And as I mentioned earlier, our experience of suffering is something that we share with all human beings. More specifically, it’s a common human experience to feel embattled, for example, or needy, or that there’s something missing. One way through these experiences is through awareness of others – in other words through compassion – because compassion expands our awareness from the narrow perspective of the self, leaving us more relaxed and happier. So, even from a selfish point of view, compassion really works! But of course it is also about something much bigger than that. Other people are just as real as we are, they are just as important. So not to care about other people I think is running away from something.

Does Buddhism point to objective and universal laws that govern the workings of our minds, or does it simply encourage us to explore our own subjective experience?

I think it’s definitely best if our exploration of Buddhism starts from our own experience – from basic mindfulness – but of course with mindfulness we start to notice patterns in our experience and patterns between people as well. We discover that there are universal laws that govern the lives of conscious beings – all beings with a mind – because there’s something about mind which is, in a way, universal. When we see ourselves as a distinct subject in here, for example, we are inevitably going to experience problems with the separation between ourselves and the world around us.

So all conscious beings face similar problems, and finding solutions to these common problems is exactly what Buddhism is about. It’s something that ultimately we have to do for ourselves, but Buddhism gives us maps of the patterns that we’re likely to find in our experience to help us on our way.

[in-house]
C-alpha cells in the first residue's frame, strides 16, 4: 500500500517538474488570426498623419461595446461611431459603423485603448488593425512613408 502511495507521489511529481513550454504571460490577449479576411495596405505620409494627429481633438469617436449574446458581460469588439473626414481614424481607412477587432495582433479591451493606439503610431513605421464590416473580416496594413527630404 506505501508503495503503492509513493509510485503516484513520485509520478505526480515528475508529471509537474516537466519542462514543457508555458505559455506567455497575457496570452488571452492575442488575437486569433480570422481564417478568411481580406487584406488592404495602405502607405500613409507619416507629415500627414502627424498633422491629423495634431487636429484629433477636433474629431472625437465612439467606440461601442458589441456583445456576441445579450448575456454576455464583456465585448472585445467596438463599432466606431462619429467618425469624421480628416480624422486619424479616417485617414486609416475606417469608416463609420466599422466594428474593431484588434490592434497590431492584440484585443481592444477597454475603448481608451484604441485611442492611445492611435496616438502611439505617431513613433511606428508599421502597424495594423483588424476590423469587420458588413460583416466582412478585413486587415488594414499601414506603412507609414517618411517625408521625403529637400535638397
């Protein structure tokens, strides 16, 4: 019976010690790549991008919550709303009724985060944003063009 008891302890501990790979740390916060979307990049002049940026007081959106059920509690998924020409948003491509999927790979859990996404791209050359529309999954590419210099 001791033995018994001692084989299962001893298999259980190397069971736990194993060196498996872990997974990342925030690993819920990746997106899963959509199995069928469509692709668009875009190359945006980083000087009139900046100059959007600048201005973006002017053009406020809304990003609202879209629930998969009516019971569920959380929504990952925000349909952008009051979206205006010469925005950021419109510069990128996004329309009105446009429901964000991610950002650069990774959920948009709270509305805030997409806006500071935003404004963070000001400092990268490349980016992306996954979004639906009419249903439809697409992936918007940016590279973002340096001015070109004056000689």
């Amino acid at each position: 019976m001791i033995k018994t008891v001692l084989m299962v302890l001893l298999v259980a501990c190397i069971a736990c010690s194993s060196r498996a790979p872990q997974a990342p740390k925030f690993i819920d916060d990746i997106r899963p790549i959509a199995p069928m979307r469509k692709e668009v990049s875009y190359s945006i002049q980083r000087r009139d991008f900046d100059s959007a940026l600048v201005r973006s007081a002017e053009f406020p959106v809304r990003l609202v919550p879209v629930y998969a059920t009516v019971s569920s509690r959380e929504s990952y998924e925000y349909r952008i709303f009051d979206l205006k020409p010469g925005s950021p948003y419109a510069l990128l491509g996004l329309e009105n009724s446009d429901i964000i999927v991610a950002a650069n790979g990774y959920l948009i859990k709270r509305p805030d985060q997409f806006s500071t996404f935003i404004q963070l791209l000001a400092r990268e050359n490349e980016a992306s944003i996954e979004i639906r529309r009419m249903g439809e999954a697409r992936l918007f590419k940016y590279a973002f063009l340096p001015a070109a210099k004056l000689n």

In fact the Buddhist tradition has come up with a number of different maps because the underlying truths of life can never be fully summed up in one single conceptual way. And I think it’s helpful to be exposed to the widest possible range of approaches, so in my book I include visual images like the Tibetan wheel of life, along with Buddhist philosophical teachings, and I also recount stories – some narratives and some more mythic stories. I think that once you’ve found an approach or a map that works for you it means that you can change your mental responses by using the understanding that’s come through from other people, as well as from your own mindfulness and self-understanding.

Are there many individual minds or is there just one universal Mind?

Well usually we have a sense of some kind of division between an outer world that we share with others and an inner world that is ours alone. However, I do know that some people have had wonderful panoramic experiences of unity where they feel a very strong connection with everything outside them as well. I think those are really valuable experiences, but I would be very hesitant to turn them into an ideology and to insist that there is only one Mind because quite a lot of the time we experience ourselves very much as individuals – I’m sure that there is truth in both views.

In the author biography on the back of the book it says that you curtailed your career in science to train for ordination into the Triratna Order. Can you talk a bit about this process and the place that Finding the Mind has in the context of your own experience?